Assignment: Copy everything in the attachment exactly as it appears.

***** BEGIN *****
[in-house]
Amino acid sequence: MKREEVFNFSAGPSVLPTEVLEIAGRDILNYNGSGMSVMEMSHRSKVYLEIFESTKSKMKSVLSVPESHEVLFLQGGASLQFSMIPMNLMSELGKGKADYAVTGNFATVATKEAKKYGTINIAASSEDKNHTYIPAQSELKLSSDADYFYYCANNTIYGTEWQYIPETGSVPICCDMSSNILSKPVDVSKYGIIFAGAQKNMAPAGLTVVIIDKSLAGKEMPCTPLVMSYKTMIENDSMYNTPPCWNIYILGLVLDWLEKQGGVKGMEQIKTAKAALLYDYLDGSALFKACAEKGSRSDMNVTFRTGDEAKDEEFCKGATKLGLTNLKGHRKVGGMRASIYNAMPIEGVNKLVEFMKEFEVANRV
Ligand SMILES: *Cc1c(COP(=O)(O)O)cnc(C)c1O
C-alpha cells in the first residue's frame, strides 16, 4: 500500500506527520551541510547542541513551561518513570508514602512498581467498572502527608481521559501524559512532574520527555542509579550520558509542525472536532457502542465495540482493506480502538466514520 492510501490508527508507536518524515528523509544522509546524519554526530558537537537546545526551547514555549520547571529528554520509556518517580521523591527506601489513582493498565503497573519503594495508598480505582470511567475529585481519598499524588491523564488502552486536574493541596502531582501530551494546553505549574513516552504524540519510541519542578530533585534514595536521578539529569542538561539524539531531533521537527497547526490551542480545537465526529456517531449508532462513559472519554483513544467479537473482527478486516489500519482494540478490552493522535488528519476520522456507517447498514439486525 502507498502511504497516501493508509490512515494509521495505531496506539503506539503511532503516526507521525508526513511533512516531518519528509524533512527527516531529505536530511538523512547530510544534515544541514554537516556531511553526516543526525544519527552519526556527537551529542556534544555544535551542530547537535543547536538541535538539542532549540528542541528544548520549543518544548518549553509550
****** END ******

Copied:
[in-house]
Amino acid sequence: MKREEVFNFSAGPSVLPTEVLEIAGRDILNYNGSGMSVMEMSHRSKVYLEIFESTKSKMKSVLSVPESHEVLFLQGGASLQFSMIPMNLMSELGKGKADYAVTGNFATVATKEAKKYGTINIAASSEDKNHTYIPAQSELKLSSDADYFYYCANNTIYGTEWQYIPETGSVPICCDMSSNILSKPVDVSKYGIIFAGAQKNMAPAGLTVVIIDKSLAGKEMPCTPLVMSYKTMIENDSMYNTPPCWNIYILGLVLDWLEKQGGVKGMEQIKTAKAALLYDYLDGSALFKACAEKGSRSDMNVTFRTGDEAKDEEFCKGATKLGLTNLKGHRKVGGMRASIYNAMPIEGVNKLVEFMKEFEVANRV
Ligand SMILES: *Cc1c(COP(=O)(O)O)cnc(C)c1O
C-alpha cells in the first residue's frame, strides 16, 4: 500500500506527520551541510547542541513551561518513570508514602512498581467498572502527608481521559501524559512532574520527555542509579550520558509542525472536532457502542465495540482493506480502538466514520 492510501490508527508507536518524515528523509544522509546524519554526530558537537537546545526551547514555549520547571529528554520509556518517580521523591527506601489513582493498565503497573519503594495508598480505582470511567475529585481519598499524588491523564488502552486536574493541596502531582501530551494546553505549574513516552504524540519510541519542578530533585534514595536521578539529569542538561539524539531531533521537527497547526490551542480545537465526529456517531449508532462513559472519554483513544467479537473482527478486516489500519482494540478490552493522535488528519476520522456507517447498514439486525 502507498502511504497516501493508509490512515494509521495505531496506539503506539503511532503516526507521525508526513511533512516531518519528509524533512527527516531529505536530511538523512547530510544534515544541514554537516556531511553526516543526525544519527552519526556527537551529542556534544555544535551542530547537535543547536538541535538539542532549540528542541528544548520549543518544548518549553509550